The Office of the Parliamentary Budget Officer (OPBO) provides authoritative, non-partisan financial and economic analysis to support Parliament and parliamentarians in exercising their oversight role over the government's stewardship of public funds and in ensuring budget transparency.

    The OPBO’s primary mandate is to support the work of parliamentary committees, including the Senate National Finance Committee and the House of Commons Committees on Finance, Public Accounts, and Government Operations and Estimates.

    Based on feedback from parliamentarians and best practices of peer organizations, the OPBO will use an open and transparent operating model. Specifically, this means that its analysis and advice will be published and subject to stakeholder scrutiny to ensure rigour in the methodology and impartiality in the advice.

    Nay-sayers claimed that his $2.5 million budget is too small to permit him to be effective. But Page disagreed:

    I think the resources that are set aside are reasonable, they are prudent and, you know, down the road one can look back at it, but I think just from looking at the resources set aside and having worked in some economic and fiscal shops, in central agencies, there is a lot that we can do with the resources that have been set aside to support Parliamentarians in my role as Parliamentary Budget Officer.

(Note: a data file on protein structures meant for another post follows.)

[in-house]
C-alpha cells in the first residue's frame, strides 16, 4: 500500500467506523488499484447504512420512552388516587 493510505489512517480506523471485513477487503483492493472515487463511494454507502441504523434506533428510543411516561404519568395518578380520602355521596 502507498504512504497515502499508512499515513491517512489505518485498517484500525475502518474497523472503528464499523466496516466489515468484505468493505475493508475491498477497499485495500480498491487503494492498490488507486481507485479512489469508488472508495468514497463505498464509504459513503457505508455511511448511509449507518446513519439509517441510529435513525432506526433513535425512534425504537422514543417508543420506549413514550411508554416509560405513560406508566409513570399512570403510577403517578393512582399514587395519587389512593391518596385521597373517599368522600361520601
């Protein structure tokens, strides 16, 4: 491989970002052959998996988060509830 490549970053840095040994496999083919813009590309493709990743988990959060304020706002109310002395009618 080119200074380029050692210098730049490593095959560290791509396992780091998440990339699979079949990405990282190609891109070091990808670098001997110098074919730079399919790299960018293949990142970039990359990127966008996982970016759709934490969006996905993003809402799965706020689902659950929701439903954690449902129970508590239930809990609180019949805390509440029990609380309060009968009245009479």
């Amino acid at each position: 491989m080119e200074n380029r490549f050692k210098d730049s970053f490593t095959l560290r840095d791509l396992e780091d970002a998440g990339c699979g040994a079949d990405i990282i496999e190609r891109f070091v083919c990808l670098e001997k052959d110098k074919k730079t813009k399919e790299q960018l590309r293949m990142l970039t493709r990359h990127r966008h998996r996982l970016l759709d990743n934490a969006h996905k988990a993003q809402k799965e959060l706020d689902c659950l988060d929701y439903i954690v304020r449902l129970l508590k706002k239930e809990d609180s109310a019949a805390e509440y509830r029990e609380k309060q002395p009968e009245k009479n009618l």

• Dr. Henry Morgentaler is awarded the Order of Canada. And about time. This dedicated humanist put his body on the line for Canadian women for decades, enduring imprisonment, judicial injustice and assault. Henry not only believes in a woman's right to choose to terminate a pregnancy, but has assisted many of them in that choice, opening and operating abortion clinics throughout the country.

    Public opinion has shifted from the dark early days: a call for people to return their OoC medals in protest resulted in a tiny handful of the snowflakes, many from dead people. Public opinion polls (other than one inept "massive poll"), indicated a solid majority in favour of the award.

  • Harper wins a minority. The hope was, of course, for a majority government. Suddenly we were presented with an absurdly unconvincing "new Harper," a hockey dad with a blue sweater-vest. His wooden and over-scripted television performances, dumb mistakes by aides, and Canadians' endearing capacity not to be fooled all the time, kept the brass ring just out of reach.

    "Stay cool," he warned his rank-and-file at the Conservative convention in Winnipeg. The Long March was nearly over. But then, as we know, he failed spectacularly to take his own advice.

  • Barack Hussein Obama is elected. This election was not about Obama himself, a fairly conventional right-liberal American politician. It was a focal point for symbolic clashes of perspective and ideology, some of which have marked US politics since the American Revolution.

    A Black man is elected to the highest office in the land. The possibility
    of a "post-racial" politics--far from realized, of course--offers a way out of the racially-charged American political culture.